Nicolaus worked as his father's assistant helping him with correspondence. In particular he was involved with writing letters concerning the famous priority dispute between Newton and Leibniz. He not only replied to Taylor regarding the dispute but he also made important mathematical contributions to the problem of trajectories while working on the mathematical arguments behind the dispute.
Nicolaus worked on curves, differential equations and probability. He died only 8 months after taking up an appointment in St Petersburg at a young age when his talents promised so much for the future. Fleckstein writes:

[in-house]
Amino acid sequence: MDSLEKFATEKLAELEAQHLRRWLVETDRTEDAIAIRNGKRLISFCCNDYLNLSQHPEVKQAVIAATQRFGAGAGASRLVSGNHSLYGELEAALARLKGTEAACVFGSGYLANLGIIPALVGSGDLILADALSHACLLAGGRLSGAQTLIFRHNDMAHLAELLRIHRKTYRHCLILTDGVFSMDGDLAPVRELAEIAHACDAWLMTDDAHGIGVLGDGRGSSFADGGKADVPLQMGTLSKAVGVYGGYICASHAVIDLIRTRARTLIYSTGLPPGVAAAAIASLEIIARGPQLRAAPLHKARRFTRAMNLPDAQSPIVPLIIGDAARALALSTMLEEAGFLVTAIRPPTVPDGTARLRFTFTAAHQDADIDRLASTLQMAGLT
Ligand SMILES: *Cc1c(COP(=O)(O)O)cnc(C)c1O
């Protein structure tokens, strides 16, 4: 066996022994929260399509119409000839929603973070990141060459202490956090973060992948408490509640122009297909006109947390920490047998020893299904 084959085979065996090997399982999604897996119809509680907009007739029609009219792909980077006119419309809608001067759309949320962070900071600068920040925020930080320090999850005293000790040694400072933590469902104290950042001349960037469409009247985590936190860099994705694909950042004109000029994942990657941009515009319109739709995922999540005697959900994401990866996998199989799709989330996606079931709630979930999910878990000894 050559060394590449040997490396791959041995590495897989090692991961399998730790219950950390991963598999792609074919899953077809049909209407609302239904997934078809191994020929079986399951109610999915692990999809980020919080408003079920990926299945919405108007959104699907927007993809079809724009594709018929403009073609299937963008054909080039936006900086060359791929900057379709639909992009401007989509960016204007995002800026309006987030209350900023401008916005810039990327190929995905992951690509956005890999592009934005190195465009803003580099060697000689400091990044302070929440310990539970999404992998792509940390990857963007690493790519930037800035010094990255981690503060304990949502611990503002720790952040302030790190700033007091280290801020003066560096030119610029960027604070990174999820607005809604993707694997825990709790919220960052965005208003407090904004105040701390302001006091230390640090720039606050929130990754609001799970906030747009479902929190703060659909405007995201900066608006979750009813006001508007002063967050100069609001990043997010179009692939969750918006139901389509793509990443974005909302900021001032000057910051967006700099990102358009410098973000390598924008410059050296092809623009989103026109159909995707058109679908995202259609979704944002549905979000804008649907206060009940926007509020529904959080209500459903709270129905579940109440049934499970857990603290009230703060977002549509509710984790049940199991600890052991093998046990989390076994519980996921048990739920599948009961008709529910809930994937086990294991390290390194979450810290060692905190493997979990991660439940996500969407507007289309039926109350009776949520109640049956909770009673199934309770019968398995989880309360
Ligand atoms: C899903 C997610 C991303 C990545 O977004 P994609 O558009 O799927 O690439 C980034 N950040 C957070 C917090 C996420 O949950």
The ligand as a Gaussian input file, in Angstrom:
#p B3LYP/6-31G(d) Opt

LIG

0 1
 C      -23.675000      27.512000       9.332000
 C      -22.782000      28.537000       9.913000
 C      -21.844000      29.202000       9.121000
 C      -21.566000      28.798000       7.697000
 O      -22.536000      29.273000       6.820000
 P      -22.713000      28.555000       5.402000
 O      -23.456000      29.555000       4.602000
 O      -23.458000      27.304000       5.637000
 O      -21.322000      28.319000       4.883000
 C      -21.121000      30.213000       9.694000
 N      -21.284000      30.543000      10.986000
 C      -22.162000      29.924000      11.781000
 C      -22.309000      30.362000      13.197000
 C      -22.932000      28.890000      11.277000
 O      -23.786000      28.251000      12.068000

With his brother Daniel he travelled in France and Italy, where both received appointments to the St Petersburg Academy. Within a year, however, he contracted and died of a hectic fever.
|Other references||Bernoulli family tree|
Article by: J.J. O'Connor and E.F. Robertson
Source: MacTutor History of Mathematics archive